We discussed this issue at length during our Bible Study time at our Wednesday night services last night, and one of our Elders made the comment that the church is to function like and be modeled after the family and no family would ever seriously consider going out and bringing in an absolute stranger to be their “Father”. I thought that was a very insightful comment.

So, what say you?


Gary said...


Can't address directly the 'turnover rate', but here is a what should be a frightening quote from a 2006 book entitled Who Shall Lead Them? The Future of Ministry in America, by Larry A. Witham.

The increasing conflicts in congregations has ... added to the dramatic turnover in ministry. The Southern Baptists have been fairly open about this, reporting in 1988 a peak of roughly 1,400 “forced terminations” — or firings — of pastors in one year. Subsequent surveys, conducted out of pastoral concerns for clergy themselves, found the number settling to under one thousand in 2000. It was found that fired pastors had served, on average, for just three months.

The primary cause has been “control issues regarding who will run the church,” reported the LifeWay ministry of the convention. Other factors included “poor people skills of the pastor” and a “pastoral leadership style perceived as too strong.” While some worry that a third of all Baptist clergy will experience “termination” in their ministry, an outside scholar notes wryly that “Since the relationship between pastor and congregation is said to be God’s will, there is much (deeply ambivalent) laughter about God changing his mind so often.” The LifeWay study also found that 45 percent of the recently fired pastors left Baptist ministry: “We would like to know why so many did not return.”

The "fired" pastors averaged 3 months...

Your idea has great merit. Call someone from the congregation who you know, trust, and understand how and why they were called, then send them off to school to fill in the blanks, so to speak.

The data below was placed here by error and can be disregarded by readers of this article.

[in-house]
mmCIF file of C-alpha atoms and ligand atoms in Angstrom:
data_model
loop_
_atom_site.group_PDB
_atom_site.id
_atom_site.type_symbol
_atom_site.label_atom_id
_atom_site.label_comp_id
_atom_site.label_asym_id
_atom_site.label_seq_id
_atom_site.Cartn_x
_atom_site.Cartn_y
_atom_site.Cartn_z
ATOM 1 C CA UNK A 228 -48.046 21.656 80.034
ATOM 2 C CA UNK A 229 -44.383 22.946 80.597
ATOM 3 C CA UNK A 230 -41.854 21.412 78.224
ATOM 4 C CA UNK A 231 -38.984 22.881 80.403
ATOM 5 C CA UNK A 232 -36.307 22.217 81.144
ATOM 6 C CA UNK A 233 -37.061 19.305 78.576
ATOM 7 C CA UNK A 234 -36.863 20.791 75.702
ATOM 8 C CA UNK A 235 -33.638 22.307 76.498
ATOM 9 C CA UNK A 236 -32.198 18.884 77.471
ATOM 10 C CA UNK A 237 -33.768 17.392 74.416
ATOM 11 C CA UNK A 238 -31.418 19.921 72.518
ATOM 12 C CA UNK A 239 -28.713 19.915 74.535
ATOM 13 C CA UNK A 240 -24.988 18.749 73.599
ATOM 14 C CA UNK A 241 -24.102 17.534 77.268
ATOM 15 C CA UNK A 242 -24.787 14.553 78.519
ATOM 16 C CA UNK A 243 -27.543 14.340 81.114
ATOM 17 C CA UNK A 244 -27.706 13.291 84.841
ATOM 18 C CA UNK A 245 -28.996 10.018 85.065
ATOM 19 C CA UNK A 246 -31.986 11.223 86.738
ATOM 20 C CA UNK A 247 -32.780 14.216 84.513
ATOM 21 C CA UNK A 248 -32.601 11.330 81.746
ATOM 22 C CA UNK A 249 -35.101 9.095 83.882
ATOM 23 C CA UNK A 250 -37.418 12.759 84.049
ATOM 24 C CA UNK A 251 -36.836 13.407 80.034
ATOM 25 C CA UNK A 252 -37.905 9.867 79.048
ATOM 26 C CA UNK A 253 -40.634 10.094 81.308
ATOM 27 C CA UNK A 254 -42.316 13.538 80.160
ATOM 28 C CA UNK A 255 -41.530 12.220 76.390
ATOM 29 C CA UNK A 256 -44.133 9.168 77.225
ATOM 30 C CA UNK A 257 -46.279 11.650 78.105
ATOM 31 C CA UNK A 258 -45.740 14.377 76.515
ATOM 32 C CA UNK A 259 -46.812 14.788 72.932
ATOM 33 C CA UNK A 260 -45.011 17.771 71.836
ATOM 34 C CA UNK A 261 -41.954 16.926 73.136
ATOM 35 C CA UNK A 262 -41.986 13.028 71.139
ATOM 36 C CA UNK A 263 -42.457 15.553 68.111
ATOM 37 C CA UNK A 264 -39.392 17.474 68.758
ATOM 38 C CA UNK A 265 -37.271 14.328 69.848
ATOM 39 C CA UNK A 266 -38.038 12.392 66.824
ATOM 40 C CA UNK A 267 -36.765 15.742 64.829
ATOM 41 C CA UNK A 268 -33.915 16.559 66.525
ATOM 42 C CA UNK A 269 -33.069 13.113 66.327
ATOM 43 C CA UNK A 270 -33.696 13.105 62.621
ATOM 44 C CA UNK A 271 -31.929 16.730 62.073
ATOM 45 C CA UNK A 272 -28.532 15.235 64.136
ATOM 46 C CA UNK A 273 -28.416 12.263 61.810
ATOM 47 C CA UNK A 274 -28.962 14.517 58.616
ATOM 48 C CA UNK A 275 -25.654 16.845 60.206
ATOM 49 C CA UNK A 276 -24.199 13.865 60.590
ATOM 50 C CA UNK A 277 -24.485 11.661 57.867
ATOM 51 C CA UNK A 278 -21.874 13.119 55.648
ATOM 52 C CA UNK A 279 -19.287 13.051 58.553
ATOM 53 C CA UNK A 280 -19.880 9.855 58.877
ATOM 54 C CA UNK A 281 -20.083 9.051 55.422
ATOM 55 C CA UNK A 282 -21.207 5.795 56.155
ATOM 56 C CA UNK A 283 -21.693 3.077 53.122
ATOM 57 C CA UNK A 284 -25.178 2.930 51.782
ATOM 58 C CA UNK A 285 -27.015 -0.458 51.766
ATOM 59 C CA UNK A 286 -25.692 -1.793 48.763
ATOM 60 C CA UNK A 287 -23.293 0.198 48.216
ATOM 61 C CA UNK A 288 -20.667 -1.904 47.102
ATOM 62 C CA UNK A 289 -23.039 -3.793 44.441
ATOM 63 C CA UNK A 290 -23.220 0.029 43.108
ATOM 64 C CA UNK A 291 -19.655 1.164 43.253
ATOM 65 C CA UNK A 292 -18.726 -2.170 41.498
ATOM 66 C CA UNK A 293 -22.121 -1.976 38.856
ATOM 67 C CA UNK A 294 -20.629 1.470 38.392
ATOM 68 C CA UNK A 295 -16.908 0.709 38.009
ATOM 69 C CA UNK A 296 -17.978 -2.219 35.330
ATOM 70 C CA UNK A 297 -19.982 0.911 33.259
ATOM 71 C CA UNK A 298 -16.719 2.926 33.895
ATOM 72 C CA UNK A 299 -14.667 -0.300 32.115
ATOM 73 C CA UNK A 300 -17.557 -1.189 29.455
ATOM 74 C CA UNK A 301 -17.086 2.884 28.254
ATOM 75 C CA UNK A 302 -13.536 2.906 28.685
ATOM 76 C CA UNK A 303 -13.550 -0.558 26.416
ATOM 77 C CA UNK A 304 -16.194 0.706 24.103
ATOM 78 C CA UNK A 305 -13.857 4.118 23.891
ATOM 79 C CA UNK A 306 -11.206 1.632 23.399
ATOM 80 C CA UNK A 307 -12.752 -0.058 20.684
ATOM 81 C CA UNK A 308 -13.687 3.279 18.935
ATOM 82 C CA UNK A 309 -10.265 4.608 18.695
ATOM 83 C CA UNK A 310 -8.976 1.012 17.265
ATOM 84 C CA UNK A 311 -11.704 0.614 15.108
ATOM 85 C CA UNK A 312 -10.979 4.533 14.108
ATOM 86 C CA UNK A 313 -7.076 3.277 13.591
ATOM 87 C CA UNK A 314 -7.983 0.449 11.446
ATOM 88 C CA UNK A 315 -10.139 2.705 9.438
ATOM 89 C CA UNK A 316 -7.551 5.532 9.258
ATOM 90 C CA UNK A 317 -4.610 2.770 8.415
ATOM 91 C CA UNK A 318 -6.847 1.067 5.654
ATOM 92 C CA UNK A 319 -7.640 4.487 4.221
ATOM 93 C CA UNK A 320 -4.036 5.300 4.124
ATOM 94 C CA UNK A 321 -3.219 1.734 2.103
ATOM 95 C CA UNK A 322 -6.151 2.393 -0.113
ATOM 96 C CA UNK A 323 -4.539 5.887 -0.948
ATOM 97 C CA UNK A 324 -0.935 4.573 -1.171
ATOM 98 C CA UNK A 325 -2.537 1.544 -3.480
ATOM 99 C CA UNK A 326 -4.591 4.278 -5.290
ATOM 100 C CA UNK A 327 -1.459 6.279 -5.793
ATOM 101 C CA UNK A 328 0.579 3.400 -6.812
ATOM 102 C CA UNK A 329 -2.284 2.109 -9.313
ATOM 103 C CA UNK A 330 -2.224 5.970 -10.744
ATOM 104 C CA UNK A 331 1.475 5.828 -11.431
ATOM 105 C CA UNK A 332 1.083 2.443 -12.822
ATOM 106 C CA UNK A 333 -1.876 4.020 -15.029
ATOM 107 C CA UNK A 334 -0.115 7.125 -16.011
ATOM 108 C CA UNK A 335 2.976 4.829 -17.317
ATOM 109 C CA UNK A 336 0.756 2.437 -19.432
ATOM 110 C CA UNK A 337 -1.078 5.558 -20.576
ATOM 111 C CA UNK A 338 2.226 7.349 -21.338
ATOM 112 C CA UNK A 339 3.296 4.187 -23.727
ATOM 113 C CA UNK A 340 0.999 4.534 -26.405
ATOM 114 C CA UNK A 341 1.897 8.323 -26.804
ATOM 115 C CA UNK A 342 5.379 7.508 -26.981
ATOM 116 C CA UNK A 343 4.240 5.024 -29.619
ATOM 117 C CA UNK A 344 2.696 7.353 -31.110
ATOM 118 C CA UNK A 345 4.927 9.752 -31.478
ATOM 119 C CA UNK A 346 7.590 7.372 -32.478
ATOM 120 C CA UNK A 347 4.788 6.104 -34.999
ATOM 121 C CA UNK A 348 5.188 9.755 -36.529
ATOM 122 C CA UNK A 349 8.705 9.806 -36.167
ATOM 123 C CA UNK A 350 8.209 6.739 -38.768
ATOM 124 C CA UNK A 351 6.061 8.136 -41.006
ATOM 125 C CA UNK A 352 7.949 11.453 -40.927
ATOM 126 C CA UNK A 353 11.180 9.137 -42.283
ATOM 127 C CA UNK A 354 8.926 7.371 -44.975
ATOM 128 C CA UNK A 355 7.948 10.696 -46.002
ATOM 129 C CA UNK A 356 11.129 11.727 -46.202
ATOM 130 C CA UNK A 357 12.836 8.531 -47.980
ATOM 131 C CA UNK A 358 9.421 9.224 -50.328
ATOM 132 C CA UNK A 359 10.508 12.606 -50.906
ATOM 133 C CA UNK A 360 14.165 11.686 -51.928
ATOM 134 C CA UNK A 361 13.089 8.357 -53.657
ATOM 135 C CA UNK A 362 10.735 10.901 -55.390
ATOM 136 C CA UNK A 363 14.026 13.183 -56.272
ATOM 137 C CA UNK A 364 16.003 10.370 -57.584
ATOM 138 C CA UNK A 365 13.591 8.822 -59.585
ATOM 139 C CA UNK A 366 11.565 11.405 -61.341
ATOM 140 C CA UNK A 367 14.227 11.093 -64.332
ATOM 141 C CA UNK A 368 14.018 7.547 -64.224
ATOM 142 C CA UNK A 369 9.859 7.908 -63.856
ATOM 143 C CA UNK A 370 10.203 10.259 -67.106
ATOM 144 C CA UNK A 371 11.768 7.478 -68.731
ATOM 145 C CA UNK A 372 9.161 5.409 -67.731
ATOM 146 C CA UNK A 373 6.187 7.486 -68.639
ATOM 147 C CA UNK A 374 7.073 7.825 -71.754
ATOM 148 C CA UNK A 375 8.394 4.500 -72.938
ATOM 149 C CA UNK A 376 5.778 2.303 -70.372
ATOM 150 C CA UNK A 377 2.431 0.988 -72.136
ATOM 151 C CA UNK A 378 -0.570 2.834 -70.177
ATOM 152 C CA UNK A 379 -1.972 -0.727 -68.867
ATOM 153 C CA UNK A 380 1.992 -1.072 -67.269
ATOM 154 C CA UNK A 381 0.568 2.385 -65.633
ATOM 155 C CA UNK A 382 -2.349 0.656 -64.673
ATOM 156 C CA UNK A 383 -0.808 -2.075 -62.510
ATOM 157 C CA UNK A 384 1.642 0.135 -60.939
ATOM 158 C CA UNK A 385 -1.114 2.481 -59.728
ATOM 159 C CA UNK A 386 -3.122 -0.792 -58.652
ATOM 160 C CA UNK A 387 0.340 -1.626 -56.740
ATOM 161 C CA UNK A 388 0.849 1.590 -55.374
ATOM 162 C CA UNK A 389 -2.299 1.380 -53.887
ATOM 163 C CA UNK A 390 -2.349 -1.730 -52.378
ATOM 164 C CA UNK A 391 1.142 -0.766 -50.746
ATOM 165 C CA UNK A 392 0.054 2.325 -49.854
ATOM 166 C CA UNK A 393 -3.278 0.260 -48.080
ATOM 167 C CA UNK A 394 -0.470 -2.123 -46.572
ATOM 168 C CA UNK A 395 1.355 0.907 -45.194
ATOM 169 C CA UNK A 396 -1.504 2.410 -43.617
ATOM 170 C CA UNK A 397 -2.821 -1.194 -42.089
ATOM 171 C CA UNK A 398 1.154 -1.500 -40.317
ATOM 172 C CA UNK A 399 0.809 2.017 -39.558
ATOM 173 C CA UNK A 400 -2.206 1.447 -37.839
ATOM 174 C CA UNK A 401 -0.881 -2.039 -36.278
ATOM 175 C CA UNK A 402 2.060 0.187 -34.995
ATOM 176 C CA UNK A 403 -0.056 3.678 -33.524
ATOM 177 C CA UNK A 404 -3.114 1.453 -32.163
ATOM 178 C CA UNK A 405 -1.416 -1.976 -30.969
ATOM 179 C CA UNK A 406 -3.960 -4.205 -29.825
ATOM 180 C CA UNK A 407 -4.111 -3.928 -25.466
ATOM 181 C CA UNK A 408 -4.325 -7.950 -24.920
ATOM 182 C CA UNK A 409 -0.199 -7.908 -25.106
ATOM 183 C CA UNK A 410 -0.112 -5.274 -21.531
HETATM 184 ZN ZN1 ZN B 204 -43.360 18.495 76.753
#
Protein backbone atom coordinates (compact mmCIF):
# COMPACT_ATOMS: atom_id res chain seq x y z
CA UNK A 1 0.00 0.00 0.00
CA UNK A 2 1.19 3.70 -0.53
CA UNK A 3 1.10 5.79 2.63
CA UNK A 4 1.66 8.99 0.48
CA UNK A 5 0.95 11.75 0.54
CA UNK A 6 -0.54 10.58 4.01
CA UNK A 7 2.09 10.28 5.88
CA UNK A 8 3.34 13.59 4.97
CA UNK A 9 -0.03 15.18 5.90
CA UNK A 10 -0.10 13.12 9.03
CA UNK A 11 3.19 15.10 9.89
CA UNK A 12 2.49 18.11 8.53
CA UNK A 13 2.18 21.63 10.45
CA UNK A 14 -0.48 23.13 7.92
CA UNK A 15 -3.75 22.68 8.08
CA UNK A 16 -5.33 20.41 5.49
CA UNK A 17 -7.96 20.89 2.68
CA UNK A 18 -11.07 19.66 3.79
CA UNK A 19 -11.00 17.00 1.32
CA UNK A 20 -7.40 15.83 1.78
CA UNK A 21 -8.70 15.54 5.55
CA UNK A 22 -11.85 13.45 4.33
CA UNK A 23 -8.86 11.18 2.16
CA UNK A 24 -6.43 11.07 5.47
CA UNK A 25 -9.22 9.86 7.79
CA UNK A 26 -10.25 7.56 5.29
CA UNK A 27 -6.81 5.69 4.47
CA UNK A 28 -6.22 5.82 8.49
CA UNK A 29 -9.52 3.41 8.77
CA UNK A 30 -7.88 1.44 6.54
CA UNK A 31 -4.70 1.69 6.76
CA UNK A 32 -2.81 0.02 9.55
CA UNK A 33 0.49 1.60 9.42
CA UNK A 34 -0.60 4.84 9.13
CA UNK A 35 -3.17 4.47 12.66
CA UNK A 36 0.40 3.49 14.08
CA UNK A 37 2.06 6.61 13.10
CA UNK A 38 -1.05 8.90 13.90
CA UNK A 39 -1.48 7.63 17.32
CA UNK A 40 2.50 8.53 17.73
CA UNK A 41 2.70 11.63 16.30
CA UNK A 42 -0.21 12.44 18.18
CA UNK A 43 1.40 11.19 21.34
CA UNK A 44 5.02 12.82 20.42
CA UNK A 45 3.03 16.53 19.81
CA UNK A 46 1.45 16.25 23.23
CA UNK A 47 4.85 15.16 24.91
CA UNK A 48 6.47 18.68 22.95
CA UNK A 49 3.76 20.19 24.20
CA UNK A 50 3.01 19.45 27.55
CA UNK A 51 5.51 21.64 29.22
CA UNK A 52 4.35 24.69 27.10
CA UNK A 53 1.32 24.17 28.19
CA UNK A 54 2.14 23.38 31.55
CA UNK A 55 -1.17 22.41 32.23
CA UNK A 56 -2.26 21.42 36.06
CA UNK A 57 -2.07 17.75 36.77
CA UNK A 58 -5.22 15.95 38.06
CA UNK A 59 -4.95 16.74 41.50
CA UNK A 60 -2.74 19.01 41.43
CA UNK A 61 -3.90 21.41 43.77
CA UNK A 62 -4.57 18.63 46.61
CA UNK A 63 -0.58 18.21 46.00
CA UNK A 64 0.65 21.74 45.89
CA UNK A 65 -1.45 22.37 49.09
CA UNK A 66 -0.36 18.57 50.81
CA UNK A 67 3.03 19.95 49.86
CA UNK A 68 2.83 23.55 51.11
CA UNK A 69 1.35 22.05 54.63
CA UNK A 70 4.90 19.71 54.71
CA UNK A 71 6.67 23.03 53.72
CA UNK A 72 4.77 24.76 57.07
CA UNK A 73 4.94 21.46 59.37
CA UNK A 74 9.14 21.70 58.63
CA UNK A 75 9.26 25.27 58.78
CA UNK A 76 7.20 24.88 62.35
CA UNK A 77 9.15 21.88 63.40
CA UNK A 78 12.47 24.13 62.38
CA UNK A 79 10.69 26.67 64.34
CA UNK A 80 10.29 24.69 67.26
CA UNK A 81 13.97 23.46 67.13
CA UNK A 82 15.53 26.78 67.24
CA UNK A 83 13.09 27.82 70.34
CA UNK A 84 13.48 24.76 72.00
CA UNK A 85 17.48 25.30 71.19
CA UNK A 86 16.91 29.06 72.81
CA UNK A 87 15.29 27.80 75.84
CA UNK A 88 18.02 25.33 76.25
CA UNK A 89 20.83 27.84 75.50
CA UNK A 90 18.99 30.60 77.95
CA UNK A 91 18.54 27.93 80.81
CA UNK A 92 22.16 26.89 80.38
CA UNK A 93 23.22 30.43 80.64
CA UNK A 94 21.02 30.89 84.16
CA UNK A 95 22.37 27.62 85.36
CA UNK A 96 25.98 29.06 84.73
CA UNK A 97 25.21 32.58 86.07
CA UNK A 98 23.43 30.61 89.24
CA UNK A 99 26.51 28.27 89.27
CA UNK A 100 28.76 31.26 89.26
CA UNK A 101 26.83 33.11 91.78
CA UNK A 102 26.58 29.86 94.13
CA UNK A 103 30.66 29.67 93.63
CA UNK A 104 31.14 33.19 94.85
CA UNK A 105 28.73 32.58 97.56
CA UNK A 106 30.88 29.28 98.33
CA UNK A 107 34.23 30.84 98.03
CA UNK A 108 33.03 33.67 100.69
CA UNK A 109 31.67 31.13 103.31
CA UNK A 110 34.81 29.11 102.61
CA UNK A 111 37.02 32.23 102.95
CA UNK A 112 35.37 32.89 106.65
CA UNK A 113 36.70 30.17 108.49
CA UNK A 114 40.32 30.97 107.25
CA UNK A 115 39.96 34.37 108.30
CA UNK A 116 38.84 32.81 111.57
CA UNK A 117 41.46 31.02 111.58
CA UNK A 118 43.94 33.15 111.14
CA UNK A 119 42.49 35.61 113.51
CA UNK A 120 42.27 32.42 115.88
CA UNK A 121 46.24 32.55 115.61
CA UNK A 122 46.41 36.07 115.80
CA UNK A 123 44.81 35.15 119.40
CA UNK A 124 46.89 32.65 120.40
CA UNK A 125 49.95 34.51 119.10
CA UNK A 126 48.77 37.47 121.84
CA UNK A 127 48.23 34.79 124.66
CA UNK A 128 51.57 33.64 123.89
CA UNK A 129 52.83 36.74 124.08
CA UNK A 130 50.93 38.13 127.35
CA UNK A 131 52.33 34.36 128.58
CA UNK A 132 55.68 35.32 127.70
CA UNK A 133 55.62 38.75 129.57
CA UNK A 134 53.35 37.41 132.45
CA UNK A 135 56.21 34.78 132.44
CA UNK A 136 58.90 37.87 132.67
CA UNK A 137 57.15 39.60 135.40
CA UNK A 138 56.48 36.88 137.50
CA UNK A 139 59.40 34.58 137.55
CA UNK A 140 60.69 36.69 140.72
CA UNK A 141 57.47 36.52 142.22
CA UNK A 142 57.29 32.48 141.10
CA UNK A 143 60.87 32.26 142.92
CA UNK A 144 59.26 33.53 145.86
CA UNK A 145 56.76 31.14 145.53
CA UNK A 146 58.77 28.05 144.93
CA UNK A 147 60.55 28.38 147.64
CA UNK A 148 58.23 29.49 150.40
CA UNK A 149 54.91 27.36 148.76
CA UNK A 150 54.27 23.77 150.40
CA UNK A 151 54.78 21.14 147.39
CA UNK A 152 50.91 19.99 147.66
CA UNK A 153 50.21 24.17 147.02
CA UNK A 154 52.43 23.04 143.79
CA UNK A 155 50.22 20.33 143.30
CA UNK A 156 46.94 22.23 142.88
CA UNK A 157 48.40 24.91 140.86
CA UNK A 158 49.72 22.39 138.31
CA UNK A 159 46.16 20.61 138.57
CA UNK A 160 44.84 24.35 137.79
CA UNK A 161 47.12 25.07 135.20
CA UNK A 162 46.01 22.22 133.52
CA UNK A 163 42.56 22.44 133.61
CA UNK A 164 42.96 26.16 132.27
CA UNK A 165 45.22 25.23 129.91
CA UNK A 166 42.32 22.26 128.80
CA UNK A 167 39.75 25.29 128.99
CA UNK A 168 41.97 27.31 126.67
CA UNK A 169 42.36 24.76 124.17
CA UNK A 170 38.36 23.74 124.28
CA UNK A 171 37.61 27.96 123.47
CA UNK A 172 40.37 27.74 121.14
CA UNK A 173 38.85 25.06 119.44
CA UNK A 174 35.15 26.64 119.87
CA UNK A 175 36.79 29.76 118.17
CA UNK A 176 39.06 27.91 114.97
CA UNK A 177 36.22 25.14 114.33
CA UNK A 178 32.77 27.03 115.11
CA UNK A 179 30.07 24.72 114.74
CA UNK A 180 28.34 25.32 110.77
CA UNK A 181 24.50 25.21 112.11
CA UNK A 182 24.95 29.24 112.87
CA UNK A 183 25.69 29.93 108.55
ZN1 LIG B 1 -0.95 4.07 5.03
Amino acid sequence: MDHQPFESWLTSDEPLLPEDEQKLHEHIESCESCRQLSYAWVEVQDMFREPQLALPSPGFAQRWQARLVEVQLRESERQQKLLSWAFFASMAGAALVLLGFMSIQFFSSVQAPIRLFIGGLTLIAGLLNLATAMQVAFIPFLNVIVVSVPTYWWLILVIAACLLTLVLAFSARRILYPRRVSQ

It certainly has merit for the vast majority of small churches.


Greg Alford said...


Thanks for the quote/info... and "Yes, those are some frightening numbers!"

"Call someone from the congregation who you know, trust, and understand how and why they were called, then send them off to school to fill in the blanks, so to speak."

That is exactly what was said in our Bible Study time last night.

Grace Always,

Gabaptist said...

Bro Greg,
I believe your perspective applies to many new pastors. Problem is that the pulpit committees never go beyond the designated references. But, there are other factors to small church pastor terminations and disruptions. I say this as a small church pastor of 20 yrs and my father as pastor for 50 yrs.
1. Most Seminarians today come from megachurches or large county seat churches and usually start off in a small church. Hence, disallusionment.
2. Seminary grads try to move too quickly the first year without getting accustomed to the traditions of a small church; therefore, they make enemies too quickly.
3. Some are not even sure of the purpose of a pastor as their churches have a different definition.
4. Some recent seminary grads tend to be more theological than their pastorates. The small church operates on an older model of pastoral leadership and the 2 models clash.
5. Unfortunately, many SBC churches opt for firing rather than intervention due to the pastorate seen as a popularity position, not a covenant between pastor and people.

Just some thoughts. BTW, I have noticed that pastors that can make the 3-5 yr mark in their first pastorate tend to do well in the long run with this sort of ministry.

In Him,

Greg Alford said...


You bring up some very good points.

1. It has been my experience that “Disillusionment” in any man of God, regardless of the difficulties and often heartbreak he faces in the ministry, comes not as a result of how others may mistreat him, but comes from a lack of truly accepting the Sovereignly of God in his life. I hope that does not sound harsh... but the man of God is first and foremost called upon to place his “Trust” in his God, and disillusionment is profound evidence of a lack of trust. We never find the apostle Paul disillusioned, and if any man of God ever had cause for disillusionment it was Paul.